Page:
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Behavioural change the ‘holy grail’ of energy management

Increasing the awareness of energy consumption and latterly carbon emissions at all levels within an organisation is certainly nothing new. Labels applied to light switches and heating controls imploring us to consider the impact of our actions (or lack of the) come in and out of fashion, but their first appearance probably ones more to the availability of sticky labels than professional energy management.

The last few years have seen much debate on the subject. To some, ‘behavioural change’ is the holy grail of energy management, hard to achieve but a fight worth winning. To others, something of a waste of time. What’s the reality? Does an increase level of awareness amongst stakeholders and employees cut consumption and emissions by a useful amount, or is it tinkering around the edges when what you really need is a new boiler and some LED lighting? If it is worth the carrot – how best to achieve it?

Well the proof of the pudding is in the eating perhaps, so the delivery mechanism is the starting point and the monitoring and targeting software, or more accurately an expansion of this well established software has been the method of choice for the practitioners so far. Gone are the days when the Energy Manage and a few favoured lieutenants are the only individuals who build or indeed wanted to log in to the M&T system. Nowadays anyone can do, and we hope everyone wants to.

There have been changes of course. This is M&T join, nut not as we know it. If you’re thinking bar charts, regression analysis, CUSUM or even IPMUP you’d be dead right, but of more relevance to the subject of this article are interactive dashboards, real-time building energy displays, multi-platform compatibility and unlimited user profiles. All of these latter features have appeared relatively recently as customers demand –and get- more from their M&T software, and all are targeted at a wider audience. M&T – from the right provider – is now a ‘big data’ operation. Not just thousands of meters, but thousands of users too if your business is large enough.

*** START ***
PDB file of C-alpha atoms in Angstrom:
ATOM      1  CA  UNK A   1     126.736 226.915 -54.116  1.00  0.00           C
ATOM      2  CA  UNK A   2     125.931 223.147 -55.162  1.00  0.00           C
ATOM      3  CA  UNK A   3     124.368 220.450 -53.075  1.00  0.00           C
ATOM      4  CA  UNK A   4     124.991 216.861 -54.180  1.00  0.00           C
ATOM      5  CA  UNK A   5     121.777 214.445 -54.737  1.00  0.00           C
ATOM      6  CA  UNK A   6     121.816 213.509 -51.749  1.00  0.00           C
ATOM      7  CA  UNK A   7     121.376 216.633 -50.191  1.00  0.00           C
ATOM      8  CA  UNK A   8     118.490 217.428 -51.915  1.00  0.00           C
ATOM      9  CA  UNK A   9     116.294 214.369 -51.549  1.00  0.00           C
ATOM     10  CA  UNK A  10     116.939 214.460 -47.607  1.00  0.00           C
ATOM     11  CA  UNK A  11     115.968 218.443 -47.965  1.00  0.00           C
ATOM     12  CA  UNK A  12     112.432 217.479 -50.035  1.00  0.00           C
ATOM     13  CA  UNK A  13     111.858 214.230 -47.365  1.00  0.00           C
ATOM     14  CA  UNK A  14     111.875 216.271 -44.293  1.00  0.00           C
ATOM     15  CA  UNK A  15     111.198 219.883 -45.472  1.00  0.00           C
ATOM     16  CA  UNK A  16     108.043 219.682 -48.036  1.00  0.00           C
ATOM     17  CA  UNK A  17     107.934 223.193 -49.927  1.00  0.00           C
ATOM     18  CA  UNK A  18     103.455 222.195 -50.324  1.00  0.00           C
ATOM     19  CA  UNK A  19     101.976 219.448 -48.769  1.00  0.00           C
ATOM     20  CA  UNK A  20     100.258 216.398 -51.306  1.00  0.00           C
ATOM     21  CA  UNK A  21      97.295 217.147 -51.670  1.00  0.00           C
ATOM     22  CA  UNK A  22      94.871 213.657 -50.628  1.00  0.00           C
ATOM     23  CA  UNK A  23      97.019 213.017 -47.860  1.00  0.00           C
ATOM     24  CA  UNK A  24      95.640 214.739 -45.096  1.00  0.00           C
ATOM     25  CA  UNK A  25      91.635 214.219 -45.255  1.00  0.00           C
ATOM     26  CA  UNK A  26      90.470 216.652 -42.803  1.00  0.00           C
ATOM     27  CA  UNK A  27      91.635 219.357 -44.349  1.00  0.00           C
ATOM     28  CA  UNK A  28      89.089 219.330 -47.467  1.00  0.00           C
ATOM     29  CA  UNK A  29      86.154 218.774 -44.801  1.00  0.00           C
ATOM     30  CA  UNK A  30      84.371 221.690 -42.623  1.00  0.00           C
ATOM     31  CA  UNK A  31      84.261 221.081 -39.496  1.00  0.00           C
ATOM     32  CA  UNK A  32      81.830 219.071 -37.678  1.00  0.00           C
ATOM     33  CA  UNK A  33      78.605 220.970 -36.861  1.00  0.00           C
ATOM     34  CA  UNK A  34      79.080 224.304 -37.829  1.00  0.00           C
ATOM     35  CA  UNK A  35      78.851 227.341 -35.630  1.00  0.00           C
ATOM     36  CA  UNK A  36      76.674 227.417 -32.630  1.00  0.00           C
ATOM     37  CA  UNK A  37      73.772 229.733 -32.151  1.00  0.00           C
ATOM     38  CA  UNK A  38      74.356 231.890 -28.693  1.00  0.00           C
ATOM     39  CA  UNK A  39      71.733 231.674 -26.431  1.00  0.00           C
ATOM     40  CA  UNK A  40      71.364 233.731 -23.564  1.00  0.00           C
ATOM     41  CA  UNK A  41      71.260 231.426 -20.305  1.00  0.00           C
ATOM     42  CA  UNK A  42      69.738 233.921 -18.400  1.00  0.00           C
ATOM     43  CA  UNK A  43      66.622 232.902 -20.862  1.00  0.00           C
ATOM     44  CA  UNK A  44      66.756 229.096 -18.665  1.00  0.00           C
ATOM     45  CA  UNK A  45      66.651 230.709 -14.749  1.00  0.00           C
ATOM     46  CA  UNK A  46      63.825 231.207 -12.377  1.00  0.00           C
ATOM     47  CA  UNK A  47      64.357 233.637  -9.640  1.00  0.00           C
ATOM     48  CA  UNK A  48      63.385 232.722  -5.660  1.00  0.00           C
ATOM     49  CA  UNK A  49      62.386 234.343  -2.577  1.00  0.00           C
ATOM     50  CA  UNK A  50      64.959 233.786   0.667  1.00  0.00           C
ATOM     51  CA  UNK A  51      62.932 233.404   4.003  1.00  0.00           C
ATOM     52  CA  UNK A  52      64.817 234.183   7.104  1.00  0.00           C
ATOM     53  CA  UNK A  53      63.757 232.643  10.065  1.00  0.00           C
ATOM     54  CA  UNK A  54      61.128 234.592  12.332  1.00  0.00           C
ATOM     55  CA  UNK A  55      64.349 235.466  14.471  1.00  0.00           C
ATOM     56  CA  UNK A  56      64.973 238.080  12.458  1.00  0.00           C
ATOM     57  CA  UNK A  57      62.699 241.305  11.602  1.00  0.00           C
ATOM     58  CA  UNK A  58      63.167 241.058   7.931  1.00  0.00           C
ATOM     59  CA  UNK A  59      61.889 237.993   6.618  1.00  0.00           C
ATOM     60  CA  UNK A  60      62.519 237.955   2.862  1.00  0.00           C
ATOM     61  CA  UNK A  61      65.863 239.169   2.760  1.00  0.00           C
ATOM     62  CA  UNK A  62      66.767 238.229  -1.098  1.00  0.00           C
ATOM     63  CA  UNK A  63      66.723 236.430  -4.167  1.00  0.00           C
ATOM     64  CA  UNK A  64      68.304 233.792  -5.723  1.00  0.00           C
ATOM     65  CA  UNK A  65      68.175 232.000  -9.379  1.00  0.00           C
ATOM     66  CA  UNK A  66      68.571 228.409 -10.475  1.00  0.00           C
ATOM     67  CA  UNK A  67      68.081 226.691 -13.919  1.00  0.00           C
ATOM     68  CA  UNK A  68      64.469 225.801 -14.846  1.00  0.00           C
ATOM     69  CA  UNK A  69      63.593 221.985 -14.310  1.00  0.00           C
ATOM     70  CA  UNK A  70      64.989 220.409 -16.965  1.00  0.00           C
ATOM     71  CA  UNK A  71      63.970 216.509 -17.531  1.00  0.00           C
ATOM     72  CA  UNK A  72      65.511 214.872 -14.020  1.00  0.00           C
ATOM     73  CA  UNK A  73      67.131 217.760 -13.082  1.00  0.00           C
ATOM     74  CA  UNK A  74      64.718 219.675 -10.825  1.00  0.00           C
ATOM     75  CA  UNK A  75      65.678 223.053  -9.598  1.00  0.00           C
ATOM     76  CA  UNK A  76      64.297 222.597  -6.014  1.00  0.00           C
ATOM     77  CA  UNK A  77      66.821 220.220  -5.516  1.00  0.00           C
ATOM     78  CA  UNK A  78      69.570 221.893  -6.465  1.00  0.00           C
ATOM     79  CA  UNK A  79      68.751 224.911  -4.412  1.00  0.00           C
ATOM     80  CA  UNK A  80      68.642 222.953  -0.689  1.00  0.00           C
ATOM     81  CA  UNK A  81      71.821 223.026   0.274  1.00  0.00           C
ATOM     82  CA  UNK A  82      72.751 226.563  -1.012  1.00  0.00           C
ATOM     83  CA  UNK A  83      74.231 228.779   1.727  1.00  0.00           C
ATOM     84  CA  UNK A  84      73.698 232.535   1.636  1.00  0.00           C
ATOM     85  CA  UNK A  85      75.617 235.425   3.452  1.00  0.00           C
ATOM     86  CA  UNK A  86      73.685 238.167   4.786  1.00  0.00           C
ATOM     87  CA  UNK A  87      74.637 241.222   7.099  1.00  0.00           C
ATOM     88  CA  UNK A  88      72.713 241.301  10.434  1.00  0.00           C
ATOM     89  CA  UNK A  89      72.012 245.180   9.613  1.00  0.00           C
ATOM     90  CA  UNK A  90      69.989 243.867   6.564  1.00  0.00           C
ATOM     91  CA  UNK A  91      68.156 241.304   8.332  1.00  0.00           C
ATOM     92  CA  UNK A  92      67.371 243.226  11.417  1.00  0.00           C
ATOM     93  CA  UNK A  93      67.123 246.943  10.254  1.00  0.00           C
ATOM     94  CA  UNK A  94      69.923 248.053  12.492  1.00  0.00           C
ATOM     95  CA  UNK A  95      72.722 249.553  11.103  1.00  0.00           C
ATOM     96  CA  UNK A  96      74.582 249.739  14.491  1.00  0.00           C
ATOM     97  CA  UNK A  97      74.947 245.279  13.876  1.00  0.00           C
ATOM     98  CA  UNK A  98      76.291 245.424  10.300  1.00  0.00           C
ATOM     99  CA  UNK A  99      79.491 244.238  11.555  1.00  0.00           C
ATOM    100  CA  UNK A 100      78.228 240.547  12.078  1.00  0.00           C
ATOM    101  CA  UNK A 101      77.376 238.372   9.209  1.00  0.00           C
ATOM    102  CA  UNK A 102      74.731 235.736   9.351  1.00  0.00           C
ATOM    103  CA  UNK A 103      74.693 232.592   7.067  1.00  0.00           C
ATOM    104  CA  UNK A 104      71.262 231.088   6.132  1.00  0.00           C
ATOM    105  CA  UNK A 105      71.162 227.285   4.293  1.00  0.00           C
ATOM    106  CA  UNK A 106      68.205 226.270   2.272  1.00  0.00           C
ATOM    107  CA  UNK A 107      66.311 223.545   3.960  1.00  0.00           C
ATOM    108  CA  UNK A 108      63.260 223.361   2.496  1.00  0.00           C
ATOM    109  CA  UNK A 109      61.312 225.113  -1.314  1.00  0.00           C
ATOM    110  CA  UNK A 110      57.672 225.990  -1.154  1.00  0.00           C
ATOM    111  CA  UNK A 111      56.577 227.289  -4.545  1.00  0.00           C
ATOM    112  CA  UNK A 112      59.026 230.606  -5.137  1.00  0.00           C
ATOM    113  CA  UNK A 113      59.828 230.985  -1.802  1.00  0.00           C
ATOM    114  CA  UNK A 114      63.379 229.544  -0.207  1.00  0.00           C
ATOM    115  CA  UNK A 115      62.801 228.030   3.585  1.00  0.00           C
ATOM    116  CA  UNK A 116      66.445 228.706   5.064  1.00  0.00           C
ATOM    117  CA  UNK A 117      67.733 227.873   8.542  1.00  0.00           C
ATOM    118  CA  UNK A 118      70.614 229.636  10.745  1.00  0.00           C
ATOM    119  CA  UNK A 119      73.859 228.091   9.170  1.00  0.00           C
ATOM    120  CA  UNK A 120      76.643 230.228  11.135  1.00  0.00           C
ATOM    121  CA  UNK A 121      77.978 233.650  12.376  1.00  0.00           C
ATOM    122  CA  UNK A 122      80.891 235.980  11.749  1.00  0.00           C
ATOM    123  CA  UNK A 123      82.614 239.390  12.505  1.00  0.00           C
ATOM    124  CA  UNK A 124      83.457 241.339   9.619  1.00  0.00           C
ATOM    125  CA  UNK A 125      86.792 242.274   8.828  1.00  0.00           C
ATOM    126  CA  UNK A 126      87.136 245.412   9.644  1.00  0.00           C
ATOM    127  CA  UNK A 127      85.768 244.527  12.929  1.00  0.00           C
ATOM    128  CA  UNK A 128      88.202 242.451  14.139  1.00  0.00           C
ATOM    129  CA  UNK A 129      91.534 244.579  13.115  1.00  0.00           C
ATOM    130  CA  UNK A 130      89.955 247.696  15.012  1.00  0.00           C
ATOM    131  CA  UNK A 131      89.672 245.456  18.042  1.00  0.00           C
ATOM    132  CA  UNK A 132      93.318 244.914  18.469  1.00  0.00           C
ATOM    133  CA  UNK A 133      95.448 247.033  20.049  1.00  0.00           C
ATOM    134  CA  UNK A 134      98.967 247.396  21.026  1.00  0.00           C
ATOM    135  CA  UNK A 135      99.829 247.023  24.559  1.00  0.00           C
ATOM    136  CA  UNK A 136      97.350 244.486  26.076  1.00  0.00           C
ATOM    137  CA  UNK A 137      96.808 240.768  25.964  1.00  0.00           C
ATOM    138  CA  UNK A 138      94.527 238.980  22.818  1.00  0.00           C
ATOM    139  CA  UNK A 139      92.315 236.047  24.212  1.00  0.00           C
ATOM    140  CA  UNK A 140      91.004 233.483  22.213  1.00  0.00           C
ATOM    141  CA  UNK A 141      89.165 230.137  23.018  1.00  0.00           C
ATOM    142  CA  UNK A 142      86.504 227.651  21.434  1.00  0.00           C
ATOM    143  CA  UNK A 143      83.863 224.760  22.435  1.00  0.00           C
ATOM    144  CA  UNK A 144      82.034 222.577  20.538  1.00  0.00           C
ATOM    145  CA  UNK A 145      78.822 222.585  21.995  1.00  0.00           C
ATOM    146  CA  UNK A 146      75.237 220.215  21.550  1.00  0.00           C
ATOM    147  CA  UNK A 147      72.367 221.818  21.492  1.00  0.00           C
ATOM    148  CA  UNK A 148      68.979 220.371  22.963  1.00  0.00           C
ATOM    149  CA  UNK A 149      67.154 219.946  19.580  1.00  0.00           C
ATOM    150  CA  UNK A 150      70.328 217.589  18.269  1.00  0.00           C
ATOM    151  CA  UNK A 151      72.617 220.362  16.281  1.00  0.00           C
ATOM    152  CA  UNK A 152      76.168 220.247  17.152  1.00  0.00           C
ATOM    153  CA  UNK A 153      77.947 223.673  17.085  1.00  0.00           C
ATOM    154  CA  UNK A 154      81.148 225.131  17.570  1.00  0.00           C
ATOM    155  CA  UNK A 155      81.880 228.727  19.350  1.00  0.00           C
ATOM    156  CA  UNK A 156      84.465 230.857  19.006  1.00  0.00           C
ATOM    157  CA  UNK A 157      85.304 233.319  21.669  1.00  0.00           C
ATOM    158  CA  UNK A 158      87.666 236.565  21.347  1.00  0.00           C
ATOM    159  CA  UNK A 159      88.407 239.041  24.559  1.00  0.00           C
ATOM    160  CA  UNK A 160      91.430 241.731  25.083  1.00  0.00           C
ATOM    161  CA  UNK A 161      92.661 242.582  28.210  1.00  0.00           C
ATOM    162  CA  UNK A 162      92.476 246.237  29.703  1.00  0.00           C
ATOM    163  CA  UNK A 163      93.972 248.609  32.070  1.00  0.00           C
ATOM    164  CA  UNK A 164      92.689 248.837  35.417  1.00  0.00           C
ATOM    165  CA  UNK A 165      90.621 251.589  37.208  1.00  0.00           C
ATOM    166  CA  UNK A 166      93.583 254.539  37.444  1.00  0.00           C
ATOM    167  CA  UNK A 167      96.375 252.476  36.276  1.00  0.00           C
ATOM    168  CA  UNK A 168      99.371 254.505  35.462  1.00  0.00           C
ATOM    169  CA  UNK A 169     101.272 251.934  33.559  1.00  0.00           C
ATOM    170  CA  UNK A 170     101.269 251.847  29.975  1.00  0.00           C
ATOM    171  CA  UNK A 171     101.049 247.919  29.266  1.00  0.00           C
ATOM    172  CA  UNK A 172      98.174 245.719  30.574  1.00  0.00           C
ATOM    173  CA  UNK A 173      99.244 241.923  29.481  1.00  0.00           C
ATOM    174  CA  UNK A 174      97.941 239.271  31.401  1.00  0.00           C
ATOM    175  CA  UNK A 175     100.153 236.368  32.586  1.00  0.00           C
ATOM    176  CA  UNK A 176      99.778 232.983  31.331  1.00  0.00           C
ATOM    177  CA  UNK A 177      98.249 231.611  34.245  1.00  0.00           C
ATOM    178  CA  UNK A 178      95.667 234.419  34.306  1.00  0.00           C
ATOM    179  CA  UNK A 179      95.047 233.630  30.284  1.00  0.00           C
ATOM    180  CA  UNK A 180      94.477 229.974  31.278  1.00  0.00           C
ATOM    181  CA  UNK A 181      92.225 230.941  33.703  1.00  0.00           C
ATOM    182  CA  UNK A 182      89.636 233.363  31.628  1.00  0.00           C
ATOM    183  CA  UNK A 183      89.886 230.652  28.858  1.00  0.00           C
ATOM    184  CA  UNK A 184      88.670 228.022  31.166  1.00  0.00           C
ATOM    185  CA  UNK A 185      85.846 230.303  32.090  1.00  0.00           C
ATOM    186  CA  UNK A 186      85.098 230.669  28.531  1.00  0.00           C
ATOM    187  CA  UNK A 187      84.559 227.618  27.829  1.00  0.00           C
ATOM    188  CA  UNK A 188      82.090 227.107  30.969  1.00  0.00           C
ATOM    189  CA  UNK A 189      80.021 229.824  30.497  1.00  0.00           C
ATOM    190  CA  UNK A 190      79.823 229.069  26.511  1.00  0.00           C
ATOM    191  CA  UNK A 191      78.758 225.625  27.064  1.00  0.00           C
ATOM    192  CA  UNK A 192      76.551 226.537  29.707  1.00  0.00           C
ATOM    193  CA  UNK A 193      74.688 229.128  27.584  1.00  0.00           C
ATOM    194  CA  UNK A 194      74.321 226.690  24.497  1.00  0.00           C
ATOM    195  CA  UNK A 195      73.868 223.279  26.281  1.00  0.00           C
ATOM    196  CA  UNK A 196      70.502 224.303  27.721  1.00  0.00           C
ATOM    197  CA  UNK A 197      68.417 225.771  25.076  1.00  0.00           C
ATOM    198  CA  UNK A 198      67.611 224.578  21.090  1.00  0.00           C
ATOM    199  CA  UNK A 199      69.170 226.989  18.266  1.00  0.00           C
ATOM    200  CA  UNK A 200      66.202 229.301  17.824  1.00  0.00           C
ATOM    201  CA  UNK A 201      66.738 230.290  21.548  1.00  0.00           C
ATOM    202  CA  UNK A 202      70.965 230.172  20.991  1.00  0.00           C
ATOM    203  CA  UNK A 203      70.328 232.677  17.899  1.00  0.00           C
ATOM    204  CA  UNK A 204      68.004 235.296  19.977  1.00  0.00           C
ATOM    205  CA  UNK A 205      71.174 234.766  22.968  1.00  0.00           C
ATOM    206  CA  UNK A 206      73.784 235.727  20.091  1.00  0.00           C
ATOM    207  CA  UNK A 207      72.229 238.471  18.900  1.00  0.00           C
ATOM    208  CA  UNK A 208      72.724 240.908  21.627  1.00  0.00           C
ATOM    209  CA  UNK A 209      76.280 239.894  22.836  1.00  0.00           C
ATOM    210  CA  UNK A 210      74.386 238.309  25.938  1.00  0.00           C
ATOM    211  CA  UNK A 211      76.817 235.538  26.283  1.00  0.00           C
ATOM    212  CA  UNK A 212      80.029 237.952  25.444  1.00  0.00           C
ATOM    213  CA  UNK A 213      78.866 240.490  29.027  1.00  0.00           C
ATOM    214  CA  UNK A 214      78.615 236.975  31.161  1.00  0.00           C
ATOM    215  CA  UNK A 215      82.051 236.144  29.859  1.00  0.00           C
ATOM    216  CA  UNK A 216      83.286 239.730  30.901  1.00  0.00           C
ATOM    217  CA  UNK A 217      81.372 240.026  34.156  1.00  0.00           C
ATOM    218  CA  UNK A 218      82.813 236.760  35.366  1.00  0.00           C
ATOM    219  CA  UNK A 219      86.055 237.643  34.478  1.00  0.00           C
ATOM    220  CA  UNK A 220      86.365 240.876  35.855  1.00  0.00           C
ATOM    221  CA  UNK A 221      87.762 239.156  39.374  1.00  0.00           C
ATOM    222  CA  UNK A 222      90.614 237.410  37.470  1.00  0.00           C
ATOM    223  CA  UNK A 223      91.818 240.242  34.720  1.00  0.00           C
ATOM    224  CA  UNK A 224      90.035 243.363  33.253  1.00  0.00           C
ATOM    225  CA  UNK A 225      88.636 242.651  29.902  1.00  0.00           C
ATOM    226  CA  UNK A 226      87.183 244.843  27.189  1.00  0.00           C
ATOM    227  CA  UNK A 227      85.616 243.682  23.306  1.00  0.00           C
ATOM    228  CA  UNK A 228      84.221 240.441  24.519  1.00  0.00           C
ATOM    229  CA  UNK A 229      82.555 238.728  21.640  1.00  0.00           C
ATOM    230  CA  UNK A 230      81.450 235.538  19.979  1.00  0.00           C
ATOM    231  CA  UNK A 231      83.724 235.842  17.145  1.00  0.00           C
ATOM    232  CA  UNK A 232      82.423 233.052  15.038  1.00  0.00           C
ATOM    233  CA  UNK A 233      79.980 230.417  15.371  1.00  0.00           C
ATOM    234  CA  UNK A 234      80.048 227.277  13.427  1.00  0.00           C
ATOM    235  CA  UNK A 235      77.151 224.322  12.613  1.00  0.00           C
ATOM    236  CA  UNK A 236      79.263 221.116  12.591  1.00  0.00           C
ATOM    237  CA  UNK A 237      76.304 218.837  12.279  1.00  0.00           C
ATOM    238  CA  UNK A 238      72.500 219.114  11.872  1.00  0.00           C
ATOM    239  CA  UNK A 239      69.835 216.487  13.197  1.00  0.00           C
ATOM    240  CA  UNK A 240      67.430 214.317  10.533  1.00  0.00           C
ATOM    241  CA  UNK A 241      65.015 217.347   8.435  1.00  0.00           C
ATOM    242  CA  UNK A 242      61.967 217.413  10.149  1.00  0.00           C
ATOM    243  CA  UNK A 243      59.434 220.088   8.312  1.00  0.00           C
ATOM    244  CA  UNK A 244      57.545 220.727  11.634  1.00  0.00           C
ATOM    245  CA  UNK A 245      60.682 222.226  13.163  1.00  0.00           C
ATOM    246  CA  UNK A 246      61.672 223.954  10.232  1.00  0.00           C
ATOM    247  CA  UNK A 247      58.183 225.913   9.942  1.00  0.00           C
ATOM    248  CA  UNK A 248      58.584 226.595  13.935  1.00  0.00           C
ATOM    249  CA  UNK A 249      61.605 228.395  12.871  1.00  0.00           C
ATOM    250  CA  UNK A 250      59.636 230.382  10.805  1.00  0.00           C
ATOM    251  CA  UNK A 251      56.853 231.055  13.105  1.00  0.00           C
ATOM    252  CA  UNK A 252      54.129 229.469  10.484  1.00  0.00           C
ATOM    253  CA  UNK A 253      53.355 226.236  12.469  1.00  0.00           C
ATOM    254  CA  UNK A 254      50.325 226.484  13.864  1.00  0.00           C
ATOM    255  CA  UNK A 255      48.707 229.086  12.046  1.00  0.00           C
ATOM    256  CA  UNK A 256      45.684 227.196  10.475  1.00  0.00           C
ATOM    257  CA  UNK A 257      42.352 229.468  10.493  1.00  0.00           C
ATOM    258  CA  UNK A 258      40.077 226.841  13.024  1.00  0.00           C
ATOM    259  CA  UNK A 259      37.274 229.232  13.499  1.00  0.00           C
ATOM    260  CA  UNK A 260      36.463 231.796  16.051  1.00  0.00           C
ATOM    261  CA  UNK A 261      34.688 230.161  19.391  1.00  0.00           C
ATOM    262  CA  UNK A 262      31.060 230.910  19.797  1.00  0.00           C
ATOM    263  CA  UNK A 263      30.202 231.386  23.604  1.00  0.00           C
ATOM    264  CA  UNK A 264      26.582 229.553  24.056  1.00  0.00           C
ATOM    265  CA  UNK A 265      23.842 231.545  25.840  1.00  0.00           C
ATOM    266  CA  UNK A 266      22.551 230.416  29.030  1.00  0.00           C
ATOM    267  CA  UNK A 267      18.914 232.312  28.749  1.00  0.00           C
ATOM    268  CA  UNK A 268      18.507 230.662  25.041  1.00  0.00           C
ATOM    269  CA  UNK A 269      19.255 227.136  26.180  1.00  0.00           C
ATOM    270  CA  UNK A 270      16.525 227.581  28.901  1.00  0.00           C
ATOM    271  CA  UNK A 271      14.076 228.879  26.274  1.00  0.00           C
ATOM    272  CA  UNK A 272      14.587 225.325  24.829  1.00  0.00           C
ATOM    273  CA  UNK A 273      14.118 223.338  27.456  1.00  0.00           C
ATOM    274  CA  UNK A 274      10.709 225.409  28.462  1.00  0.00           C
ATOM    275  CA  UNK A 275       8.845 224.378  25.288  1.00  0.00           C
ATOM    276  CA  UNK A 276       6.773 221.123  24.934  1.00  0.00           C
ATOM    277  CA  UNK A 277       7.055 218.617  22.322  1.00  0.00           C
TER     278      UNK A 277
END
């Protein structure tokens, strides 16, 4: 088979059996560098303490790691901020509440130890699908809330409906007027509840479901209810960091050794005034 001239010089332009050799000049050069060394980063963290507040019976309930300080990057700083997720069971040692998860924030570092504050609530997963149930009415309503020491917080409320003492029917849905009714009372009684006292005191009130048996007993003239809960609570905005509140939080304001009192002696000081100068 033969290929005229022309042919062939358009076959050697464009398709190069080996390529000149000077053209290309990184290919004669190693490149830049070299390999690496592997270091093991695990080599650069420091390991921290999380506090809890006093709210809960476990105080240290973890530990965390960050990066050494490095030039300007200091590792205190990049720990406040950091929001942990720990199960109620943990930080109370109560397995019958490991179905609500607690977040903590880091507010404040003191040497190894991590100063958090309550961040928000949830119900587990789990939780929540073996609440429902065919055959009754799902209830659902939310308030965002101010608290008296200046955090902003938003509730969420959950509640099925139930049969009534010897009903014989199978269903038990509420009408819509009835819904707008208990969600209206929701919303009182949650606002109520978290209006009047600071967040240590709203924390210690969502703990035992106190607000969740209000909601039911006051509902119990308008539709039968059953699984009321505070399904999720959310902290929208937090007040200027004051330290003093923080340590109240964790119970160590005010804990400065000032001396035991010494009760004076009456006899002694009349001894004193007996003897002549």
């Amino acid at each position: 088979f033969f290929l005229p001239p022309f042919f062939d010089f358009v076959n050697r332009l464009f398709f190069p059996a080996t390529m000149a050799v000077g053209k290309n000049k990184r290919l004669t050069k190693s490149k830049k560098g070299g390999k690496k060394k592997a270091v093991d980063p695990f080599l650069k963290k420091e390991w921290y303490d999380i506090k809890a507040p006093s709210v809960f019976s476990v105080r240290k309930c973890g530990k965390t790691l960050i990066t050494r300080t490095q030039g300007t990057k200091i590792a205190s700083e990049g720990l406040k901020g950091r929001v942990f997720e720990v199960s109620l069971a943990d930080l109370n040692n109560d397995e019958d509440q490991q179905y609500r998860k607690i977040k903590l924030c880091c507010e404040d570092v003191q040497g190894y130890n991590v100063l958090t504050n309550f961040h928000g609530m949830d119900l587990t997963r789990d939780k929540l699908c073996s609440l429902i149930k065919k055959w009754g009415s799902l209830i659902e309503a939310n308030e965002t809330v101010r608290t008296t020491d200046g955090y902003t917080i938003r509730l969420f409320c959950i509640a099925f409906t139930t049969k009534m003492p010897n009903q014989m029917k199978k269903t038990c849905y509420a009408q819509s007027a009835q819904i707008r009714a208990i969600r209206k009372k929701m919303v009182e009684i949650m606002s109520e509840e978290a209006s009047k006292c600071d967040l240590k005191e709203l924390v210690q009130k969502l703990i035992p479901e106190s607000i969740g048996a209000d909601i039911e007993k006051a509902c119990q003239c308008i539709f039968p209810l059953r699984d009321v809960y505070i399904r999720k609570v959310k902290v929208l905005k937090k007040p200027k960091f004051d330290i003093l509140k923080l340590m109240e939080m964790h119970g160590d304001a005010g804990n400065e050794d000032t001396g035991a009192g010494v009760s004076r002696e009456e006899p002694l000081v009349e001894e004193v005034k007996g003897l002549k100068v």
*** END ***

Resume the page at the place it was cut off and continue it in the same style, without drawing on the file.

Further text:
The ability to handle the transaction level that a large user base implies is of course crucial, and sluggish response times have been the biggest bugbear with some web-based systems. This isn’t a problem by no means confined to M&T software – and the investment required to address the issue is far from trivial – but slick operation and 100% capture is the foundation onto which a really powerful product can be built, but to do that successfully two hats are needed with the design team. The Energy Manager’s hat is a familiar one, but the wider audience’s hat was more difficult to obtain in a comfortable fit. Although the ultimate aim is the same – reduced consumption and emissions – software for an invited audience rather than a tool for a professional team of of professionals has to look and feel very different.

Early attempts tended to lack the necessary visual appeal and concise presentation that on invited audience demands, but today’s dashboards are both attractive and informative, and in some cases interactive too. The web pages can be tailored for the required ‘corporate’ appearance or combined with interactive building or site diagrams to simplify navigation, and of course are responsive to the media device being used to view them. The first challenge is to get the invited audience to turn up at all. The second is to get them to come back, and good page design is critical. But that’s not delivering behavioural change!

As always, the software is just the tool, and in this instance it’s an effective one but it is how it is used that is key to success. At Elcomponent we’ve seen a great deal of imagination apples to this by our customers but in most cases the software is credit to foster competition, best practice and lowering consumption. This often takes the form of a league table of some kind, which sounds simple, but nevertheless requires a degree of sophistication to deliver. Apples must be compared with apples, so information such as floor area, occupancy and degree data must form part of the equation. If this is not the case, the data will lack credibility and interest will wane very quickly. If all the key ingredients are present though, the results tend to back the enthusiasts view of behavioural change.

What are those ingredients again?

An Attractive presentation (it’s an invited audience)

Cross-platform compatibility (that audience uses smartphones!)

Accurate data (you still need your AMR to be working properly!)

Correct use of driver data (traditional M&T functionality)

The right provider!

So come and see us at EMEX to find out more.

See Elcomponent at stand C74.

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